whats the difference between 'on' and 'upon'

'Upon' is simply a more specific version of on. It involves being on top of, or based above or over.

For example if I throw paint at a wall, then there is paint ON the wall. It is on one of the surfaces but not necessarily the UPPER surface. I would not say there is paint upon my wall, and yet grammatically this still makes sense. This is because it is ontop of the wall, it is an additional layer.

However this explanation often cause a common mistake to be made, which is to believe that 'upon' is the merging of the word up and on.

And so to clarify we now look at something that doesn't involve layers, lets choose a computer monitor, and lets stick with the idea of paint. On my computer I open Paint, and I put lots of splodges of "Paint" on my screen. Now it WOULD be wrong to say that there is paint UPON my screen. It is not UPON my screen, but I can say that there is paint ON my screen (this would still confuse people though wouldn't it) however if there was both paint UPON my screen and ON my screen, at least I would be able to differentiate between the two. There is the REAL paint UPON my screen and the VIRTUAL paint ON my screen.

At the start I mentioned that it can also be used to refer to being based upon something. It is common for someone to say 'I based this on..' but that is in fact a shortening of the word UPON. Here, what we mean to say is that we based our version UPON a version of something else. Much like building UPON an idea.

I think the paint thing may have got a bit confusing but I think it kind of worked...

The basics is that where you can use UPON you can always use ON, but where you can use ON you can't necessarily use UPON. UPON is more specific to things.
 

 
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Its so simple to understan the difference between upon and on. When the noun that you use has got a motion or movement use upon where as on should be used when there is rest or static position. See the examples: The boats sail upon the waves like toys. 

There is a flag mast on the top of the cabins of each boat. (here the flag mast has no motion where as in the former sentence the boats have motion) Bye.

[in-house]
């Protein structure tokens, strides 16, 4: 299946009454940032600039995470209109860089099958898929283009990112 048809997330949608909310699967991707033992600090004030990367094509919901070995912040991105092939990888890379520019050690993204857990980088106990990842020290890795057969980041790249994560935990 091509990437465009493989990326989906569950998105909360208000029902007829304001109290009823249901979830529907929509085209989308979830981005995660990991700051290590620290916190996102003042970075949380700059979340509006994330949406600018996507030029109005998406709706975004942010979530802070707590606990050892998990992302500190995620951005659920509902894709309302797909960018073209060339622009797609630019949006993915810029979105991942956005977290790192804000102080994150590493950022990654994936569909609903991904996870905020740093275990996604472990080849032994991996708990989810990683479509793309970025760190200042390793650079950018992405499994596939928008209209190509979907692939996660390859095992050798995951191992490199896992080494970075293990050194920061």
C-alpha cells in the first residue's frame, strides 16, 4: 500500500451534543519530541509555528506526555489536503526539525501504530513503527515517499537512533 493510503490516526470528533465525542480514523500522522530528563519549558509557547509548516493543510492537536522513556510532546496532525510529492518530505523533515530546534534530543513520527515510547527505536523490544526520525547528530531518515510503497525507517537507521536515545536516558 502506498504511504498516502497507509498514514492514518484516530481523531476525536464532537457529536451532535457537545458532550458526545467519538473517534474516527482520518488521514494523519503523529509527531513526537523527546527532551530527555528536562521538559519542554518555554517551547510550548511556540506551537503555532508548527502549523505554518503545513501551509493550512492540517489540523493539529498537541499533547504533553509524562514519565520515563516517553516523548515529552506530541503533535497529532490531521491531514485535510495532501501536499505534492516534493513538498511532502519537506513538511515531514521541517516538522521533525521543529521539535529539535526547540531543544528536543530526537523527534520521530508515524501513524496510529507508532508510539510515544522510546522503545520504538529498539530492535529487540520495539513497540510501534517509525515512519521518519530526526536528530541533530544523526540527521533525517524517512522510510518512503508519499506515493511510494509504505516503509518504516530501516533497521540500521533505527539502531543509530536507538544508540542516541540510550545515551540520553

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'Upon' is simply a more specific version of on. It involves being on top of, or based above or over.

For example if I throw paint at a wall, then there is paint ON the wall. It is on one of the surfaces but not necessarily the UPPER surface. I would not say there is paint upon my wall, and yet grammatically this still makes sense. This is because it is ontop of the wall, it is an additional layer.

However this explanation often cause a common mistake to be made, which is to believe that 'upon' is the merging of the word up and on.

And so to clarify we now look at something that doesn't involve layers, lets choose a computer monitor, and lets stick with the idea of paint. On my computer I open Paint, and I put lots of splodges of "Paint" on my screen. Now it WOULD be wrong to say that there is paint UPON my screen. It is not UPON my screen, but I can say that there is paint ON my screen (this would still confuse people though wouldn't it) however if there was both paint UPON my screen and ON my screen, at least I would be able to differentiate between the two. There is the REAL paint UPON my screen and the VIRTUAL paint ON my screen.

At the start I mentioned that it can also be used to refer to being based upon something. It is common for someone to say 'I based this on..' but that is in fact a shortening of the word UPON. Here, what we mean to say is that we based our version UPON a version of something else. Much like building UPON an idea.

I think the paint thing may have got a bit confusing but I think it kind of worked...

The basics is that where you can use UPON you can always use ON, but where you can use ON you can't necessarily use UPON. UPON is more specific to things.
 

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On is use for the things that is in rest positionwhile upon is use for motion position.
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The difference is only that 'upon' is far more formal. You would rarely be incorrect using 'upon' instead of 'on'. The Oxford Dictionary says: Although the word upon has the same meaning as on, it is usually used in more formal contexts or in phrases such asonce upon a time androw upon row of seats.
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